Composting For Dummies
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Your compost pile is a food web, containing groups of ever-larger inhabitants consuming plant material and each other. Together, they take your kitchen scraps and manure and other stuff and transform it into wonderfully rich growing material. The major players are the chemical decomposers and the physical decomposers.

Chemical decomposers

Four specific microbes are involved in chemical decomposition in your compost pile:

  • Bacteria: These single-celled organisms are the most numerous chemical decomposers working your pile. The types and numbers of bacteria vary with each pile you construct. The more variety in your ingredients, the more variety in your decomposers. Different bacteria thrive at different temperature ranges.

  • Actinomycetes: As bacteria populations consume all the easy-to-break-down compounds, such as simple sugars, actinomycetes take over to work on complex organic materials, such as bark and fibrous or woody stems.

  • Fungi: Fungi in your compost pile break down tough organic matter that earlier rounds of decomposers leave behind, such as dry, acidic, or high-carbon materials. Most fungi require less nitrogen than bacteria do, so fungi are important decomposers in piles with high-carbon materials, such as wood chips or sawdust.

  • Protozoa: Like bacteria, protozoa are microscopic, one-celled organisms that appear as primary and secondary consumers in your compost.

Physical decomposers

Many physical decomposers, such as beetles and millipedes, are large enough to easily spot from above. Others, such as mites and springtails, are tiny, although still visible with the naked eye if you scoop up a handful of compost and peer closely.

  • Nematodes (roundworms): In your compost pile, nematodes (roundworms) consume decaying plant material and eat other decomposers, such as bacteria and fungi.

  • Mites: Although spider mites are notable garden pests, many beneficial mites help degrade organic matter in your compost pile. For example, mold mites feed primarily on yeasts in organic debris.

  • Springtails: These intriguing little wingless insects measure from 1/16 inch up to 1/4 inch in length. They are beneficial occupants of your compost pile, chewing on decomposing plant matter, grains, bacteria, fungi, algae, pollen, and even insect feces. Springtails are highly susceptible to drying out. Thus, you'll most likely spy them in the moister environs of your compost pile.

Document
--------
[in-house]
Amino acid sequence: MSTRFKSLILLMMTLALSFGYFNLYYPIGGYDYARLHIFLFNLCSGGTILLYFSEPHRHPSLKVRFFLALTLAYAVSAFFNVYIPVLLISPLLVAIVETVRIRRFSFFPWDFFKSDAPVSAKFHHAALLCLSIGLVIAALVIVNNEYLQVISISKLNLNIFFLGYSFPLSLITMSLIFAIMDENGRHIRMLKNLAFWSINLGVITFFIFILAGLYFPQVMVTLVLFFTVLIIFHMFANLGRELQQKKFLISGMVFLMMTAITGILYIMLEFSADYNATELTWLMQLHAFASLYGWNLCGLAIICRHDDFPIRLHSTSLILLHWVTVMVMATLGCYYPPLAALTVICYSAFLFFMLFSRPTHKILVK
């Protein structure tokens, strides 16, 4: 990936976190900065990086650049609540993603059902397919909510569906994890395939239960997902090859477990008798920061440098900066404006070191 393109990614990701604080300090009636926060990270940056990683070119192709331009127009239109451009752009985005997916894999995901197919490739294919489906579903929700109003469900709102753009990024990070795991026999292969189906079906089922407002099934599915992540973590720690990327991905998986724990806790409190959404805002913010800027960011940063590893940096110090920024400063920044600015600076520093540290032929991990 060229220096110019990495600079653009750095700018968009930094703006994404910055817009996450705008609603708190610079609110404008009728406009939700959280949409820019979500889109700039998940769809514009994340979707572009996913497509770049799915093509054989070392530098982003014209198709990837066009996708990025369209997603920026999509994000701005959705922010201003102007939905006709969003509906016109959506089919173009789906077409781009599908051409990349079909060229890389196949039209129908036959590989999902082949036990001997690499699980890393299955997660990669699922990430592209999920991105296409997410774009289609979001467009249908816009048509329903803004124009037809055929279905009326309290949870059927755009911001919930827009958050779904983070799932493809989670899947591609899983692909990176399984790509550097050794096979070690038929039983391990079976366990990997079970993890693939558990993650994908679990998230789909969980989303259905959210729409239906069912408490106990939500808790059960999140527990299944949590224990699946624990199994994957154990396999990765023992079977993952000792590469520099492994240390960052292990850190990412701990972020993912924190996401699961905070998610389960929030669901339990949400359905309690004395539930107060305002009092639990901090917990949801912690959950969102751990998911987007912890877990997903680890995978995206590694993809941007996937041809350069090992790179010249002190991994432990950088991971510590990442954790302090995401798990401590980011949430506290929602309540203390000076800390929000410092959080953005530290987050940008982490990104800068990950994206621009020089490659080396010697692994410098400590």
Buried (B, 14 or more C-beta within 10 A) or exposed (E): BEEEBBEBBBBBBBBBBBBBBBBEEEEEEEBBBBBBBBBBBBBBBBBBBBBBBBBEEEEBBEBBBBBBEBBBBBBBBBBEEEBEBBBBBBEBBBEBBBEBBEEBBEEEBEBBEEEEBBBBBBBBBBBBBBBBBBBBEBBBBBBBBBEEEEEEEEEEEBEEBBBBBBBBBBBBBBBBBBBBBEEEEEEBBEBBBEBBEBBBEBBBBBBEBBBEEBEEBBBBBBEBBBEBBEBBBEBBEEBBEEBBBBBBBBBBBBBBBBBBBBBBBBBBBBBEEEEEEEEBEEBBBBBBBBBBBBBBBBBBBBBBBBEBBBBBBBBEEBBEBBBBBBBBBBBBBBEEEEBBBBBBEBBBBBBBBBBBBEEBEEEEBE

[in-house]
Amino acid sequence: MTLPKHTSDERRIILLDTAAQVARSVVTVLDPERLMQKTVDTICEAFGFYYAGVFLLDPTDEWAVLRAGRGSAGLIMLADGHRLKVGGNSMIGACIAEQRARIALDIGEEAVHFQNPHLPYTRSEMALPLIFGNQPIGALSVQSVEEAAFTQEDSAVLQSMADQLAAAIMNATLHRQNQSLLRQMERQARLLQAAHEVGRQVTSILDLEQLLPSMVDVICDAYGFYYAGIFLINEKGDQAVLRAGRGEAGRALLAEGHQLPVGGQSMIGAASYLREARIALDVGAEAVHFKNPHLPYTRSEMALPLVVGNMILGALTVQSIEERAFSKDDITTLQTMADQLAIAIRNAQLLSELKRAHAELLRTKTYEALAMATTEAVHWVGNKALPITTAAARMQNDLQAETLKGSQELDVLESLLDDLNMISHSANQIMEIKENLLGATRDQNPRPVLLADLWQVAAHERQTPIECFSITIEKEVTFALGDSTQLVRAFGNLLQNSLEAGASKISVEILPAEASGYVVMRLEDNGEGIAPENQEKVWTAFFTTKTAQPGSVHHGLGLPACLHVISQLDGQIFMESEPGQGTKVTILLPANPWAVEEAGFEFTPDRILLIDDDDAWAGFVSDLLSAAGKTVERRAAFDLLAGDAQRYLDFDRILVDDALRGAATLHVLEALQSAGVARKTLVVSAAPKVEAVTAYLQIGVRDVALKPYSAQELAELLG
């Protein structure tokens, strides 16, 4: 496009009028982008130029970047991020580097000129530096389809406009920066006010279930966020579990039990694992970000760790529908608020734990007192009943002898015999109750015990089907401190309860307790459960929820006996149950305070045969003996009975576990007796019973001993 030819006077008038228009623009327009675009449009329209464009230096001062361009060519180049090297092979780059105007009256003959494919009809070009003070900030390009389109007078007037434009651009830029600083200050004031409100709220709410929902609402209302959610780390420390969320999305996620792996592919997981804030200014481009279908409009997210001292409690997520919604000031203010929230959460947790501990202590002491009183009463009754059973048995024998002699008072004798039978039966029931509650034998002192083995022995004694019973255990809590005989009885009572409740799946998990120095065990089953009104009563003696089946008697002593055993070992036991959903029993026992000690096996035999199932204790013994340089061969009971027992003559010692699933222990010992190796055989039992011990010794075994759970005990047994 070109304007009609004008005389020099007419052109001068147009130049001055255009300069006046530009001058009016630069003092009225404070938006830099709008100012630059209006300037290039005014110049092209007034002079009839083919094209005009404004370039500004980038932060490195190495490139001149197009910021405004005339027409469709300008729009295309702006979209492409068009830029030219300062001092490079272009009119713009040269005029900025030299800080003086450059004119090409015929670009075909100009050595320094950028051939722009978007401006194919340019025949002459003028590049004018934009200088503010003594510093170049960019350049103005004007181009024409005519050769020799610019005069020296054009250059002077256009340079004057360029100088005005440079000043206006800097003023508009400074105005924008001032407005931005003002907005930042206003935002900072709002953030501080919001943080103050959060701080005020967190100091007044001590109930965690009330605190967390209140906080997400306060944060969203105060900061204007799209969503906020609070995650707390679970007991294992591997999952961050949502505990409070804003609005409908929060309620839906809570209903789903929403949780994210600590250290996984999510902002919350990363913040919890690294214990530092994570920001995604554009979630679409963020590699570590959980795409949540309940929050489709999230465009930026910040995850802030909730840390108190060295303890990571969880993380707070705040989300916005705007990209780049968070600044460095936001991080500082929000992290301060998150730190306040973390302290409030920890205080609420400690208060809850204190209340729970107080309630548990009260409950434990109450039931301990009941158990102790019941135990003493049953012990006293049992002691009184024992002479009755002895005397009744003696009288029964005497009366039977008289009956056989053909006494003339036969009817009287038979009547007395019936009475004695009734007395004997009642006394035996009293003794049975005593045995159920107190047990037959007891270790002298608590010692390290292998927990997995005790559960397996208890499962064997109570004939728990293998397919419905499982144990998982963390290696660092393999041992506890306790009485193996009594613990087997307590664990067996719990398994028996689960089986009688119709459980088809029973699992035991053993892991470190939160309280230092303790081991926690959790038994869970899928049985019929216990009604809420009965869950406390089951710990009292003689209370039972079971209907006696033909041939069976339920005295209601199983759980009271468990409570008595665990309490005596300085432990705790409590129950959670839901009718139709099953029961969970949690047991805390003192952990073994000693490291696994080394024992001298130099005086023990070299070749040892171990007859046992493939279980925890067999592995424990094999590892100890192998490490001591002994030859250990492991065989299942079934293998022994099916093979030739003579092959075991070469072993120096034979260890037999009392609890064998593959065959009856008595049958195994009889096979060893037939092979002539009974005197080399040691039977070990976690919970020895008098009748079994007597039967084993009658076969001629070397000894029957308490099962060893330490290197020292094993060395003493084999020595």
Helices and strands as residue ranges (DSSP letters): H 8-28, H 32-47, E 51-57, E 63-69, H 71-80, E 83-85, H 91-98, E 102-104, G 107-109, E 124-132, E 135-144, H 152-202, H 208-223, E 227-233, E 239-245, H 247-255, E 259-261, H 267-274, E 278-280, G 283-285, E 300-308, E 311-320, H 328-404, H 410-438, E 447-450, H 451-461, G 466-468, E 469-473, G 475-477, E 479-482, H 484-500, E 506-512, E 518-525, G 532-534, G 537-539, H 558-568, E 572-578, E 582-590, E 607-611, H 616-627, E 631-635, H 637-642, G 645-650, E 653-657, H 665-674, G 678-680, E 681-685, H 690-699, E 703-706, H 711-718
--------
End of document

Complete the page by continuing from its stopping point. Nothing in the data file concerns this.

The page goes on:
• Sowbugs and pillbugs: Very similar in appearance, these terrestrial crustaceans breathe with gills, so they require living accommodations.

  • Millipedes and centipedes: Millipedes feed on moist decaying plant matter, helping break down the contents of your compost pile. However, centipedes feed only on living creatures, especially insects and insect larvae, and may use your compost pile as a hunting ground.

  • Centipede bites can be painful, although they're not usually life threatening unless the victim has allergic reactions or is a small child. If you have a bad reaction to a bite, consult your physician or poison control center immediately.

  • Beetles: Numerous beetle species operate throughout your compost pile, both during their larval life stage and as adult beetles. Grubs feed on rotting organic matter. Beetles may consume organic matter but also seek prey such as fly larvae (maggots), mites, and nematodes.

  • Snails and slugs: You may choose to destroy snails and slugs because if they still reside in the finished compost when you spread it around your garden, you've just given them a free pass to the head of the buffet line.

  • Ants: Most ants are beneficial in a compost pile, eating all kinds of stuff, including fungi, food scraps, seeds, and even other ants. They also help develop richer compost by transporting important minerals such as phosphorous and potassium from one area to another.

  • Flies: Adult flies feed on organic material and deposit their eggs in compost piles to provide a ready food source for hatching larvae (maggots). Maggots, in turn, are eaten by mites and other creatures, so it's all part of the food web.

  • Earthworms: Earthworms are the ultimate composting machines, consuming and digesting organic matter to deposit their rich waste.

About This Article

This article is from the book:

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Cathy Cromell is a writer and editor who's written extensively about gardening and landscaping. She is a certified master gardener, master composter, and master entomologist. The National Gardening Association is the leading garden-based educational nonprofit organization in the United States, providing resources at and

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